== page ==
Over the years I have collected quite a pile of Minifigs S range Napoleonic Russians and apart from the odd dabble, I have not done a lot with them.  The recent couple of wet weekends gave me the opportunity to rectify things.  Having roughly sorted the figures out (they were all lumped together in a drawer) I was able to see what I had.  Most of the figures were painted to some degree, some very good, others not so.  Also, many were still attached to a variety of bases.

After a day of tidying them up I began to work through them.  Some required a complete repaint, others a quick touch up.  All required new bases.  

There were a lot of Guards figures, about eight battalions worth.  I have completed four and will become the basis for a Grenadier Division.

Here they are, the completed Russian army:

This is about the halfway point, with many more cavalry, infantry and artillery to go.

Sunday 9 July 2023

Anyone Remember These? - Clydecast

 I was having a rummage in the roof space of my garage and found a box, within a box that I had not seen for decades.  It was a box of 25mm French Napoleonic infantry by the company Clydecast.  Most will be aware of the ship models from this now defunct manufacturer, but I wonder if anyone has examples or remembers this brief foray into the wargame figure world (at least I assume it was brief).  

I did have some cavalry too, but they were sold or swapped long ago.

I seem to remember liking the figures when they arrived, but not doing much with them as they were a bit on the large size for my existing collection.  Here are a few samples from the box:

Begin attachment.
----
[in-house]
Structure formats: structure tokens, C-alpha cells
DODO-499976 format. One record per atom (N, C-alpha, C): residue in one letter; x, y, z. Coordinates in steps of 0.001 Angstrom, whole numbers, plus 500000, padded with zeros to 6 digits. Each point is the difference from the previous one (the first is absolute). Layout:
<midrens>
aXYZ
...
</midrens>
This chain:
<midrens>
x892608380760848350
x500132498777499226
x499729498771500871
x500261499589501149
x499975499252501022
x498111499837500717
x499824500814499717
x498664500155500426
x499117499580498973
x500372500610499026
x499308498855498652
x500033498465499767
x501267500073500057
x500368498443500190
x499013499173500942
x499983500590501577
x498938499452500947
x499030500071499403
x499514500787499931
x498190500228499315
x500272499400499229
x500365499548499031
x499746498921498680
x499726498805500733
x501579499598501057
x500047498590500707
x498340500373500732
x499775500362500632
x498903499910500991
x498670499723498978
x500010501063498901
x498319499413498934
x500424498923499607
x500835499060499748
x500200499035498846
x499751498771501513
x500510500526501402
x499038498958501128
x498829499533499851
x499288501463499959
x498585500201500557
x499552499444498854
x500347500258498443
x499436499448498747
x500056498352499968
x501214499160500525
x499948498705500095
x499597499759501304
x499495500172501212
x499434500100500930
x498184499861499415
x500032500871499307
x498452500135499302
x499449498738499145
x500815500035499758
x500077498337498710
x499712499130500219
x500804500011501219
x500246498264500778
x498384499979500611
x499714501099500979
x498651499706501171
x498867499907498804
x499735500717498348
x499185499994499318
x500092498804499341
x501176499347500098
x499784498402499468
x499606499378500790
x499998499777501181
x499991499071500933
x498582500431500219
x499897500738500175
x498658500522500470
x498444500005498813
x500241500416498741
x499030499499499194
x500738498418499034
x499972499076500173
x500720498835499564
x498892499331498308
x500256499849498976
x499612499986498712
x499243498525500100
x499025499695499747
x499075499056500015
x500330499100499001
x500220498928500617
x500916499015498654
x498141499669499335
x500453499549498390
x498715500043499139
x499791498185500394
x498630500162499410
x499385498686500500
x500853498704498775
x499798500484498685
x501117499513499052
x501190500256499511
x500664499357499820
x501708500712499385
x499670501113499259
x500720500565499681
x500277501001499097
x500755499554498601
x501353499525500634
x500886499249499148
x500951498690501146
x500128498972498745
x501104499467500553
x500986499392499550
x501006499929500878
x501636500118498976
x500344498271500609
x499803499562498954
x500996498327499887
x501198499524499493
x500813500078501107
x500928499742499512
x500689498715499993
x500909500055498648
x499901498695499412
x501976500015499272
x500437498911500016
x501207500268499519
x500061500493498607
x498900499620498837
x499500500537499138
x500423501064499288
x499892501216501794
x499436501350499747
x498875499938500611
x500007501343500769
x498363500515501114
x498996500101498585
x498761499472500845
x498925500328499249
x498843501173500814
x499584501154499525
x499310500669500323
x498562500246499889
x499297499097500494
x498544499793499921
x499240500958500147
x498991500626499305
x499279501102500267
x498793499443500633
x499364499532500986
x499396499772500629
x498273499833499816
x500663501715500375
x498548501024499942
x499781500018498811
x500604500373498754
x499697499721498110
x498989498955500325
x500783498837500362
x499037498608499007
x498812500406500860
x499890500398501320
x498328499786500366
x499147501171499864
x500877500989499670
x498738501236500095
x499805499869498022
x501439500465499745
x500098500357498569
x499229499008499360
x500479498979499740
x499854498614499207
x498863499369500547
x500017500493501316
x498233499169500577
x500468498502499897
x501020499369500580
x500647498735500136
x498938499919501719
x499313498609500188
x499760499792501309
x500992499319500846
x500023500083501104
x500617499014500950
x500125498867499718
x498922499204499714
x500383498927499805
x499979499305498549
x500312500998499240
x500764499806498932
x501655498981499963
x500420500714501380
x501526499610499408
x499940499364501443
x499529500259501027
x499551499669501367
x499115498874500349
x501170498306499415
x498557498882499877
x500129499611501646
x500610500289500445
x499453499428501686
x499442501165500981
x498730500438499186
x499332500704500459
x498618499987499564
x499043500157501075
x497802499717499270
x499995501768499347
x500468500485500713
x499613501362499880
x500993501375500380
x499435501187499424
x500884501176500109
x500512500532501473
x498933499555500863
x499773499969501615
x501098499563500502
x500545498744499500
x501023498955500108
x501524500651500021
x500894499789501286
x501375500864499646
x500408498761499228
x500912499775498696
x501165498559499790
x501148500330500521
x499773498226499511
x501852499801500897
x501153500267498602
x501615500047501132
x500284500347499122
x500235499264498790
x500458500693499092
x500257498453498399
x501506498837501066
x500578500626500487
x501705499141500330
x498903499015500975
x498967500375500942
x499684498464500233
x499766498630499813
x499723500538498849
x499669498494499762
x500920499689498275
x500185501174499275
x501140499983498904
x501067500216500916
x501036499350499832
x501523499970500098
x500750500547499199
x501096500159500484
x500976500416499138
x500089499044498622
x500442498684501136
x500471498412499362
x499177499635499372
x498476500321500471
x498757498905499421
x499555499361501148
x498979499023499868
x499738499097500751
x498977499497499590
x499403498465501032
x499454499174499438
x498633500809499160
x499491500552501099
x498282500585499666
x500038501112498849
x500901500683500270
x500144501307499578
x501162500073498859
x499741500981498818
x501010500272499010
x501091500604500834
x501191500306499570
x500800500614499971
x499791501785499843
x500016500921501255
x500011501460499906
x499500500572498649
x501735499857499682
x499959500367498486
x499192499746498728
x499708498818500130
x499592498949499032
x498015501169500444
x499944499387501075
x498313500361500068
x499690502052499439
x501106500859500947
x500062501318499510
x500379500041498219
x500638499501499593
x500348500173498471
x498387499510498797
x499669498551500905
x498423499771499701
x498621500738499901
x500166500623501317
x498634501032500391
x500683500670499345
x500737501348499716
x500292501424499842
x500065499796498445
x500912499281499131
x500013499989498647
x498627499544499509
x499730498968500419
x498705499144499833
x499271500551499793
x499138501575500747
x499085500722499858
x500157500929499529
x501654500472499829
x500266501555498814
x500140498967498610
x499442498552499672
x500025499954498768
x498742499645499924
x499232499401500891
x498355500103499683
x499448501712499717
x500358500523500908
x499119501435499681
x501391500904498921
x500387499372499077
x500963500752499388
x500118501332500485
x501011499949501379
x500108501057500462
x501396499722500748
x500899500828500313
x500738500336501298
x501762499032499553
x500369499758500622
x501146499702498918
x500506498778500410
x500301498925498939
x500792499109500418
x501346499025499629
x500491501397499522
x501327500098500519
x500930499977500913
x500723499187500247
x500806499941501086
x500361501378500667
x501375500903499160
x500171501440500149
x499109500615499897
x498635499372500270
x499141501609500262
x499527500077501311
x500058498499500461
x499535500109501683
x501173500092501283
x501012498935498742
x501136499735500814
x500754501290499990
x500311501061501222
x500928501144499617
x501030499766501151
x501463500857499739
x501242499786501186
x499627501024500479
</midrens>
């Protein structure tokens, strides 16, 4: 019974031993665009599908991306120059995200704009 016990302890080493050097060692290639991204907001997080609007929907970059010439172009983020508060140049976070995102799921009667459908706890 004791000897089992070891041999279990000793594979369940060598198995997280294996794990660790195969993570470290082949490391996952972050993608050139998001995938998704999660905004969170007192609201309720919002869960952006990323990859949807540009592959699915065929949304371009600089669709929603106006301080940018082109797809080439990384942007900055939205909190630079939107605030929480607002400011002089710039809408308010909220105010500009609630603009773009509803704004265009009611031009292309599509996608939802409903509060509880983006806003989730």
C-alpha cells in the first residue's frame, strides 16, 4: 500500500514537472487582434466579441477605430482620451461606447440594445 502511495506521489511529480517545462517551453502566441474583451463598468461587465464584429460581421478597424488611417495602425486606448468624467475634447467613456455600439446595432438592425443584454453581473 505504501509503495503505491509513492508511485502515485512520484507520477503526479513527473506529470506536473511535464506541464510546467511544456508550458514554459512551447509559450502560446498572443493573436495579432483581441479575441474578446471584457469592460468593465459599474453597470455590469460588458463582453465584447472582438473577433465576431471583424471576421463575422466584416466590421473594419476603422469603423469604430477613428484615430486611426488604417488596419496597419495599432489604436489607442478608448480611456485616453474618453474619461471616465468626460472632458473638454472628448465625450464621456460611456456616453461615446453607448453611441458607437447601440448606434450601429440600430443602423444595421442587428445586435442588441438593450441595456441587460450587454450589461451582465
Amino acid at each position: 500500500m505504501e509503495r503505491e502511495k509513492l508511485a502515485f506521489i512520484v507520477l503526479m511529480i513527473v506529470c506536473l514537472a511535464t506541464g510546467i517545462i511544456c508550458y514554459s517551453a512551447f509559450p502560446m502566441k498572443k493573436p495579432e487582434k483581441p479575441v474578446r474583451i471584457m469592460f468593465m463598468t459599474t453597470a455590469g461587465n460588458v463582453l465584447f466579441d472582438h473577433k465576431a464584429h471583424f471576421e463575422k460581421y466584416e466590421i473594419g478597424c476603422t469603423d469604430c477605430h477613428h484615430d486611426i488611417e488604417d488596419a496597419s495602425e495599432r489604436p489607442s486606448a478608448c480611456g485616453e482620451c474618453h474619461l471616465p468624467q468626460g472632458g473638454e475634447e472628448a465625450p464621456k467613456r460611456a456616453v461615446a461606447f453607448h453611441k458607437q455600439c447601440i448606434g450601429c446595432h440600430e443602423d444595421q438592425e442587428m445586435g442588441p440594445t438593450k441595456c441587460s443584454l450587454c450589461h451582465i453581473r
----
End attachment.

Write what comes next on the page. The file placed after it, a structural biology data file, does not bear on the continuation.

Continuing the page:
And here is a comparison picture with an early Hinchliffe British Fusilier (on the right).
The figures are about 27mm foot to eye when measured:

I believe there were some British figures too, but I did not buy any.

I would be interested in any views on these figures and if there are any still around in collections.

Tuesday 4 July 2023

Battle Report Towton 29th March 1461

 Having got a better grasp of the Command & Colors Medieval rules, Will and I decided to have another go at a game.  This time we chose the battle of Towton with the two armies drawn up on the table:

I played the Lancastrians, nearest to the camera, who kicked off the battle in the usual way with each side's archers raining arrows on the other.  The Lancastrians were more successful, causing casualties and forcing some of the Yorkists back.
The Yorkists began to push forward on the Lancastrian left, but this advance was blunted by Lancastrian archers followed up by a swift cavalry charge.
Over on the right some Yorkist cavalry advanced towards their enemy, but a counter charge saw them pushed back.
On the left, a second advance by the Yorkists pushed the Lancastrians back, but was held off and the assault was forced to retire.

The battle then swung over to the Lancastrian right as they began a major attack by heavy infantry, supported by archers and cavalry.
This attack gained momentum forcing the Yorkists back causing them serious casualties.
A similar attack by the Lancastrians in the centre was equally successful.
A major battle developed on the Yorkist left which soon began to crumble.  Sustaining heavy casualties the Yorkists began to flee the filed.  A win for the Lancastrians.
Having mastered the rules the result was a fun, fast moving and enjoyable game. The figures are all from the collection of the late Alan Cook - and how splendid they look!